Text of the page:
By Saoimanu Sope, UCANR
Desert REC program has reached more than 168,000 people thanks to broad community support
“Oohs” and “aahs” fill the classroom as Stacey Amparano, Farm Smart program manager at the Desert Research and Extension Center in Holtville, yanks an ear of corn off a stalk. Holding it high in the air, she begins shucking the corn to reveal a bright yellow color.
“It’s corn!” yells a member of the audience. Amparano demonstrates how to shuck and shell corn to a group of local kindergarteners, all while explaining its many uses.
Farm Smart, an outreach program focused on agricultural literacy, has educated more than 168,000 people in the Imperial Valley and surrounding areas since its inception in 2001. The program is an integral part of Desert REC – one of nine centers operated across the state by University of California Agriculture and Natural Resources – and serves K-12 students and their families.
Nestled in the southeastern corner of the state, Imperial Valley is home to over 500,000 acres of farmable land and more than 65 crops, making it an ideal place to teach youth about the valley’s significant contribution to California, the U.S., and the world.
“Farm Smart is a reminder to kids that they come from a place that feeds most of the country throughout the year. It’s something to be proud of,” said Amparano.
While the younger participants might not grasp the full impact of Farm Smart right away, the community sure does. More than 60% of the program’s funding comes from contributions from the community, including local organizations, institutions and families.
“I don’t think many people realize that a majority of Farm Smart is funded by the community. It makes this program even more special, that our own community believes in our impact and wants us to keep going,” Amparano said.
For example, the Imperial Irrigation District has supported and funded the program since it began, donating $107,500 in 2022 alone.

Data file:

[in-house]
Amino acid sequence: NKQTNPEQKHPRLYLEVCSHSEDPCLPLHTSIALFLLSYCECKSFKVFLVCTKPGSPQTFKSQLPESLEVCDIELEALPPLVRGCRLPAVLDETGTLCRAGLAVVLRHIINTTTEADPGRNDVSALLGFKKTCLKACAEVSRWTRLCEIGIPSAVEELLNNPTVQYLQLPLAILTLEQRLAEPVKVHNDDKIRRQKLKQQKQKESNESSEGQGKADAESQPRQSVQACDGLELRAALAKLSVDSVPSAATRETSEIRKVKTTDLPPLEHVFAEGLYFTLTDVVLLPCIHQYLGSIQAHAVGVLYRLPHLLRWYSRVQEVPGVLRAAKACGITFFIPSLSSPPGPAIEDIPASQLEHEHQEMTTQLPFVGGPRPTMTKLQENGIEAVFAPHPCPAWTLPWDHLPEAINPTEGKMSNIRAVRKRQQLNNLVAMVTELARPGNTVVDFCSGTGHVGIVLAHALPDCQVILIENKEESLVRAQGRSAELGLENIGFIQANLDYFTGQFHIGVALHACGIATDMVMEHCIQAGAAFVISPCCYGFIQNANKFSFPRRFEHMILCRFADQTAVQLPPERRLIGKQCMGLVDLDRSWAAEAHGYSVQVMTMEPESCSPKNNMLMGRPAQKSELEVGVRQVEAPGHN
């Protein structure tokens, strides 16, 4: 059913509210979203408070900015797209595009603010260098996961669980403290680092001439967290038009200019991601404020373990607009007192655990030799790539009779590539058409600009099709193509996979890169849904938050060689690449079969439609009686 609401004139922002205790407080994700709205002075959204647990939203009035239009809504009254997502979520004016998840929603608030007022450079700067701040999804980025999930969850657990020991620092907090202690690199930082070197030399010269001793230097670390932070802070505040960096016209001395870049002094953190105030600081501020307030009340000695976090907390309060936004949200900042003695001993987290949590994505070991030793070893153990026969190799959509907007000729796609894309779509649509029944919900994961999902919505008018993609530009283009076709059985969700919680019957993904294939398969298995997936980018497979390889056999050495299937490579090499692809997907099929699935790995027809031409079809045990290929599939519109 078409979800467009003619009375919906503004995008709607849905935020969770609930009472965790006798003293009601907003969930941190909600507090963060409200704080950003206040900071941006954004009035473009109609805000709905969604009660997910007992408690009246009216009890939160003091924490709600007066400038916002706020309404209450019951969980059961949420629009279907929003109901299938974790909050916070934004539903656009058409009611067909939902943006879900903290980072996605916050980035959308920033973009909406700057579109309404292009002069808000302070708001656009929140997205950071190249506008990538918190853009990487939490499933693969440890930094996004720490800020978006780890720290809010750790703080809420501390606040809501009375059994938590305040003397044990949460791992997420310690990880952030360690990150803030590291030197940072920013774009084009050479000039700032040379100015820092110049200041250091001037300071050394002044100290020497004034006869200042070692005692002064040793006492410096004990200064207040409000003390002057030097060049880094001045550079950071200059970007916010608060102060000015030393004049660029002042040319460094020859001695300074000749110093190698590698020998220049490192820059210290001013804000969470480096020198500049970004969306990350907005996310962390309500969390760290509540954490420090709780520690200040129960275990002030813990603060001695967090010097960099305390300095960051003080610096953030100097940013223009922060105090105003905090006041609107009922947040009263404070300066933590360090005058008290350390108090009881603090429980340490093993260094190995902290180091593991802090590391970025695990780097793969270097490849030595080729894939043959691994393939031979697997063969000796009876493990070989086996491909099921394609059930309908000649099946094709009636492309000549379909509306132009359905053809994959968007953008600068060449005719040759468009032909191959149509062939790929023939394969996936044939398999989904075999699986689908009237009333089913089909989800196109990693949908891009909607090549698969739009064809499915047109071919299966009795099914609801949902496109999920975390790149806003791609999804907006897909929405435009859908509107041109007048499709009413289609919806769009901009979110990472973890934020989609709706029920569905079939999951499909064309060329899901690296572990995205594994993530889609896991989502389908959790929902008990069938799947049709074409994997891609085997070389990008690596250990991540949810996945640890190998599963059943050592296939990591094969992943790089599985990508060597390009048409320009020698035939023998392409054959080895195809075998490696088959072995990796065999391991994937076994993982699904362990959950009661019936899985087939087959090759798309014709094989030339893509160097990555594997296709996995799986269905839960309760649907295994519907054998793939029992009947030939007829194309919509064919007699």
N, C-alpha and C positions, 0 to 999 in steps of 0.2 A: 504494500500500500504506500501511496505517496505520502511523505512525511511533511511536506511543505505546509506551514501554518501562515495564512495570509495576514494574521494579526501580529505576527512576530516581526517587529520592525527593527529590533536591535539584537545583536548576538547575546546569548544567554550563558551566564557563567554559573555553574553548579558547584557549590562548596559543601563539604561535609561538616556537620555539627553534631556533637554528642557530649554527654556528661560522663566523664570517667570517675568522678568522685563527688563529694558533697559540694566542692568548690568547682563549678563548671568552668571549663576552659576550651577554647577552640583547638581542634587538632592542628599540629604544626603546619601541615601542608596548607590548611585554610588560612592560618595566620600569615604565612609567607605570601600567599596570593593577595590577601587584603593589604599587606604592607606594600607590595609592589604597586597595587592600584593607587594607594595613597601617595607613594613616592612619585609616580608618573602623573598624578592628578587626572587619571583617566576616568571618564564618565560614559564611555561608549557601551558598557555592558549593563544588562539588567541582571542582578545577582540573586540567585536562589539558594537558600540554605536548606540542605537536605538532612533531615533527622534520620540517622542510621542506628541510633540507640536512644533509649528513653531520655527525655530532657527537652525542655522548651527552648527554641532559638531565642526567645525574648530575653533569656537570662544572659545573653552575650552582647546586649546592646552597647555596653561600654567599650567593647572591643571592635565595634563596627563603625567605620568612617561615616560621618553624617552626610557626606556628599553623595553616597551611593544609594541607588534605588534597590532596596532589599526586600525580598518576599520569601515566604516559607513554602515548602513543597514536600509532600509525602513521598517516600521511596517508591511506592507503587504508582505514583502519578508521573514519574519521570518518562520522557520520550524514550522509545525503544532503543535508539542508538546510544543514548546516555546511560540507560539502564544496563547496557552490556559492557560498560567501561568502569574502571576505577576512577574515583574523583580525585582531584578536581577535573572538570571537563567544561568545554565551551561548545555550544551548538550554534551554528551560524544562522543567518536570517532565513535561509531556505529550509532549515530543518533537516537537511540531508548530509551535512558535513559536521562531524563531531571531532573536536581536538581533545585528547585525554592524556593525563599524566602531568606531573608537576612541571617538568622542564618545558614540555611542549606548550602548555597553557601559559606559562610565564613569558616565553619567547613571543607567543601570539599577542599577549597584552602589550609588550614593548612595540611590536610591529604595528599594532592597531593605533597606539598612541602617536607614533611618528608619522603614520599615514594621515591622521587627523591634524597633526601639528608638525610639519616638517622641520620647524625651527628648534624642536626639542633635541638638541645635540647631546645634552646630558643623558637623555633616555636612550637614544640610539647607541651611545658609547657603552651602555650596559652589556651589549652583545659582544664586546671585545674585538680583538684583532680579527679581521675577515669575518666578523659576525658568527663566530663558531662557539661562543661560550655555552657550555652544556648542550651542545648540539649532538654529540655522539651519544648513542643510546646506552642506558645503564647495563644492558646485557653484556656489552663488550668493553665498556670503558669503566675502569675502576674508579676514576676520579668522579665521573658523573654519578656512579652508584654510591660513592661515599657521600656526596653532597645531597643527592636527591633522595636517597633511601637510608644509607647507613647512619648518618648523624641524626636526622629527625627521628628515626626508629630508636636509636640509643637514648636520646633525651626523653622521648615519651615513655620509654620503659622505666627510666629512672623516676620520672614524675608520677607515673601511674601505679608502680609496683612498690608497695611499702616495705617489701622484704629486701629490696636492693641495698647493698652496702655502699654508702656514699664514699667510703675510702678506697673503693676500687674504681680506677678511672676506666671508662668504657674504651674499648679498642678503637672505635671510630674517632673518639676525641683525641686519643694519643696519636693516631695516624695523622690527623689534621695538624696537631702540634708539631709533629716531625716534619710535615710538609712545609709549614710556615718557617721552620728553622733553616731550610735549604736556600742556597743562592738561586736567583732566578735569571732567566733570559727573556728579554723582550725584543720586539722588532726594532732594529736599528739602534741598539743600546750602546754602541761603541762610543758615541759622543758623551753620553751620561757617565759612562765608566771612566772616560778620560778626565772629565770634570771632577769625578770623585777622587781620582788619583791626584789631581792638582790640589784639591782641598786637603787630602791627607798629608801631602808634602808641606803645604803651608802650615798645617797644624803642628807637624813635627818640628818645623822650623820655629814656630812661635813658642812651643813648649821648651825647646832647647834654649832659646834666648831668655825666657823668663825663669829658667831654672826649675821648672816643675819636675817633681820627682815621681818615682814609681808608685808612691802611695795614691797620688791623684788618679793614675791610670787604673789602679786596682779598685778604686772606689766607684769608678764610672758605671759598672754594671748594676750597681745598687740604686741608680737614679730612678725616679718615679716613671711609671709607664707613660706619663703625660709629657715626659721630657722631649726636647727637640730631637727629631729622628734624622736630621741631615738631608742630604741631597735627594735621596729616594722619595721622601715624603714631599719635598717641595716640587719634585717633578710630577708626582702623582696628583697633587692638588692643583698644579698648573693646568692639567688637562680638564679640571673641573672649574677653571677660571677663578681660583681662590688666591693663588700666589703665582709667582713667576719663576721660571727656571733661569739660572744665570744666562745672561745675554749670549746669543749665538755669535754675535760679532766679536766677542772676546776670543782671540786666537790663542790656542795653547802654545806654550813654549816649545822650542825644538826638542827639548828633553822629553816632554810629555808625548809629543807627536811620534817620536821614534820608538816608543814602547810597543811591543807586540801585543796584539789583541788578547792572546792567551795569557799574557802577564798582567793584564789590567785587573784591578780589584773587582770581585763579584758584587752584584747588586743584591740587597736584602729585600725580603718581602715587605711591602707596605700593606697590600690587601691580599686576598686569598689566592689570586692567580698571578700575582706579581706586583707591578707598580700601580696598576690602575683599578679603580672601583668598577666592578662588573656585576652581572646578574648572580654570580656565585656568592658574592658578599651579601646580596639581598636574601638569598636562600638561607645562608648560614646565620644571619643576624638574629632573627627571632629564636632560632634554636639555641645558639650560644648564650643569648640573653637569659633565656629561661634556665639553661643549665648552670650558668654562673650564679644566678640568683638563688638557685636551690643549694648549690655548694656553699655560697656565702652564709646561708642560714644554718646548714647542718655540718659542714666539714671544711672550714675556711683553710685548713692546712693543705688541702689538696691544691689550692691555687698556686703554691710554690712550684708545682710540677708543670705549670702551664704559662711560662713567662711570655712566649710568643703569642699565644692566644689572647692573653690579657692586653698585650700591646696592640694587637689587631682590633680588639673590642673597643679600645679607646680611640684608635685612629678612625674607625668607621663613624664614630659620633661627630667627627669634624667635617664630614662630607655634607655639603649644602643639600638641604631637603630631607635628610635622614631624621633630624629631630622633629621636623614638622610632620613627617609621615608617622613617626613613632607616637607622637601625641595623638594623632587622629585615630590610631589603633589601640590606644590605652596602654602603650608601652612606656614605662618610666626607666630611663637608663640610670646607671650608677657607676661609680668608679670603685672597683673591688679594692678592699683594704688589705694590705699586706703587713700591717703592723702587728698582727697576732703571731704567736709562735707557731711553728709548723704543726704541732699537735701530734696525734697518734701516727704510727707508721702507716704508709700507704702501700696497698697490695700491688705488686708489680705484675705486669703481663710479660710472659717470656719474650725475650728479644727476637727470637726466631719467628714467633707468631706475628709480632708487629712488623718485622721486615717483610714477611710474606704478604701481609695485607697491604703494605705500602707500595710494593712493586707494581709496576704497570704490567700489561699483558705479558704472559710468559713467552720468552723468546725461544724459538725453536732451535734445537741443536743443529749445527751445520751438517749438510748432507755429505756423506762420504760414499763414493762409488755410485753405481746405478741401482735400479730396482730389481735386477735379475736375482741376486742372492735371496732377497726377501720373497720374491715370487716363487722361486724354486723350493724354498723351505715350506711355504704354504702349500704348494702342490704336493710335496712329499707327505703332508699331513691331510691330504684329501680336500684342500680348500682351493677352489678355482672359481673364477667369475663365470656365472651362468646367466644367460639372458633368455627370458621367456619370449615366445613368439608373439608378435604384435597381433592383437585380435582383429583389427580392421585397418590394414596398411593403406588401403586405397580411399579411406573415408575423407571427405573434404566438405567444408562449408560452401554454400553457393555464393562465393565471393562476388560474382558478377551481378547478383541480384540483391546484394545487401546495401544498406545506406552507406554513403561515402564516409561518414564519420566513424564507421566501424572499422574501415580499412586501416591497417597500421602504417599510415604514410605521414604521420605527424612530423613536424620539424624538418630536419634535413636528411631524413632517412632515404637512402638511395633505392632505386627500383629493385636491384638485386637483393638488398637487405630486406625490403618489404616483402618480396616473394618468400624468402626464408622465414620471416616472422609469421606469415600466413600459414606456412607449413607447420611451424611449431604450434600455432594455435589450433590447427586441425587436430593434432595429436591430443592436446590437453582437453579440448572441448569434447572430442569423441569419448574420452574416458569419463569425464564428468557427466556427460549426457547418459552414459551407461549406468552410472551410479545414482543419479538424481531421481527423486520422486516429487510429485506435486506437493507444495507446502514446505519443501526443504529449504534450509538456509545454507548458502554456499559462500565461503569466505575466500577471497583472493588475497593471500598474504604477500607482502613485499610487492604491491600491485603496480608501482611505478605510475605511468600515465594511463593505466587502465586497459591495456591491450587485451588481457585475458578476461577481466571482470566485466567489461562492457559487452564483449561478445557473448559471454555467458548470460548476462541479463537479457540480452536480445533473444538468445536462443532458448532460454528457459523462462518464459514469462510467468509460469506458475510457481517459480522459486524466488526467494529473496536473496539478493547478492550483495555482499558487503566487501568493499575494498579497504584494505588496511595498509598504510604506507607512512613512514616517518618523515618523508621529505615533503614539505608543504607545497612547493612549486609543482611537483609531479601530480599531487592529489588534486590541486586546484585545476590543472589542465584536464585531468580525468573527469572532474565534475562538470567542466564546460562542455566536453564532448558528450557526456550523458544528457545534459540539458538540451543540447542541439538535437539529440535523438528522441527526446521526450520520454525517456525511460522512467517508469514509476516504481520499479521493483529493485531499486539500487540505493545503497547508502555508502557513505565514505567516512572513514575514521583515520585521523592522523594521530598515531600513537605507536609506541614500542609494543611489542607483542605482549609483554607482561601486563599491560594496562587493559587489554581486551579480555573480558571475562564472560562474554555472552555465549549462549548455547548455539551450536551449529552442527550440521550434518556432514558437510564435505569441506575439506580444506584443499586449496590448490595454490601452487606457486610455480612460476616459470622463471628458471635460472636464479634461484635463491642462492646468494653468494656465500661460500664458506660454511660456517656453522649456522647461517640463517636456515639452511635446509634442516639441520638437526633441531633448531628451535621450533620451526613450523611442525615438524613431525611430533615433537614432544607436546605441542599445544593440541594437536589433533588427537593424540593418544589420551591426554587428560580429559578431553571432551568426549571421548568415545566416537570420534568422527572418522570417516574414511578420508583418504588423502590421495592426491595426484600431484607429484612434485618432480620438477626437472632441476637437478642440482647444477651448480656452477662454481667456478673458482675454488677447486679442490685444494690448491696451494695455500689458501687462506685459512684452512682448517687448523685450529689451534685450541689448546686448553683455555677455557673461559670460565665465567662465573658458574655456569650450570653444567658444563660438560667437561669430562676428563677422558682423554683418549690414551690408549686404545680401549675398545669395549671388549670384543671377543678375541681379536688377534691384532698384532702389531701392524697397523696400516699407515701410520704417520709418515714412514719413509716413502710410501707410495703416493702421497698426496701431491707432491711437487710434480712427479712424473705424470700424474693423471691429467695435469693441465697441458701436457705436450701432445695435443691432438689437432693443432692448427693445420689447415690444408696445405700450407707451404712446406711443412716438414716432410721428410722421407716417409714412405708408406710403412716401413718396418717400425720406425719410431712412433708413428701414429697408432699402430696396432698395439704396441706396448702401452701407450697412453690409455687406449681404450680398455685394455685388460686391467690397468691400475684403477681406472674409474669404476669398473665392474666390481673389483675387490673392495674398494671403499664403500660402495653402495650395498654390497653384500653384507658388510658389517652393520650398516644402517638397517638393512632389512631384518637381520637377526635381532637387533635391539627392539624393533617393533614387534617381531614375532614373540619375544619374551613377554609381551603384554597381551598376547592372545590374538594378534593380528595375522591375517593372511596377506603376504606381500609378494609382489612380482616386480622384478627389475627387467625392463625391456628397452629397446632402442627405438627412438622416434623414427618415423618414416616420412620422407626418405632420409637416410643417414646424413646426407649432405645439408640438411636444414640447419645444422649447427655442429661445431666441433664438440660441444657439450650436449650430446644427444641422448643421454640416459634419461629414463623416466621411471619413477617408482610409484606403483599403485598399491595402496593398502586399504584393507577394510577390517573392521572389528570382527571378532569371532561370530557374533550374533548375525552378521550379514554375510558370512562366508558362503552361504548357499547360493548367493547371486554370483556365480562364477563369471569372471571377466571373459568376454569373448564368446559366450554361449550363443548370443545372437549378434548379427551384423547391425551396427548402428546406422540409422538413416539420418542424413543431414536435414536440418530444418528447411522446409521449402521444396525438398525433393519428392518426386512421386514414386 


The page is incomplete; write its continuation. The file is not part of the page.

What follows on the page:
“This program has created an awareness of how food is grown, harvested and put on our table,” said Norma Galindo, former IID board director. “It invites participation from the elementary through high school grades and serves as a hands-on experience that is priceless.”
During her tenure, Galindo championed the increase of IID’s monetary allocation to Farm Smart and requested that older people be allowed to participate in the same manner as the students. This created an opportunity for Farm Smart to engage a segment of the population that is often overlooked. Like the youngsters, retirees escaping cold weather in northern states can learn about irrigation and soils and pick vegetables to take home.
Valeria Landeros, a community education specialist at Desert REC, grew up in the Imperial Valley and remembers attending a Farm Smart field trip in elementary school. “I remember learning how to milk a cow and make butter and thinking that we traveled somewhere far out of town,” she said.
“Most people who grow up in Imperial Valley and the greater area know nothing about the fields that surround us,” said Clarissa Abarca, another community education specialist at Desert REC.
Similar to Landeros, Abarca participated in Farm Smart field trips during elementary to high school and can attest to the program’s ability to modify its content and suit the interest of all ages. As an educator, Abarca gets most excited about instilling an appreciation for agriculture and introducing students to the numerous careers in the sector.
Galindo said that she expects that the IID Board will continue to support this program with crucial funds.
“Any other [county] that emulates this type of program stands to benefit from it, if and when it is done on a long-term and consistent basis. Teaching the city folks about farming is a process, not an event,” said Galindo.
Farm Smart was selected as a recipient of the California State Future Farmers of America Distinguished Service Award and will be recognized at the upcoming State FFA Conference in March.
To learn more about Farm Smart visit https://drec.ucanr.edu/Farm_Smart/.
UC Agriculture and Natural Resources brings the power of UC to all 58 California counties. Through research and Cooperative Extension in agriculture, natural resources, nutrition, economic and youth development, our mission is to improve the lives of all Californians. Learn more at ucanr.edu and support our work at donate.ucanr.edu.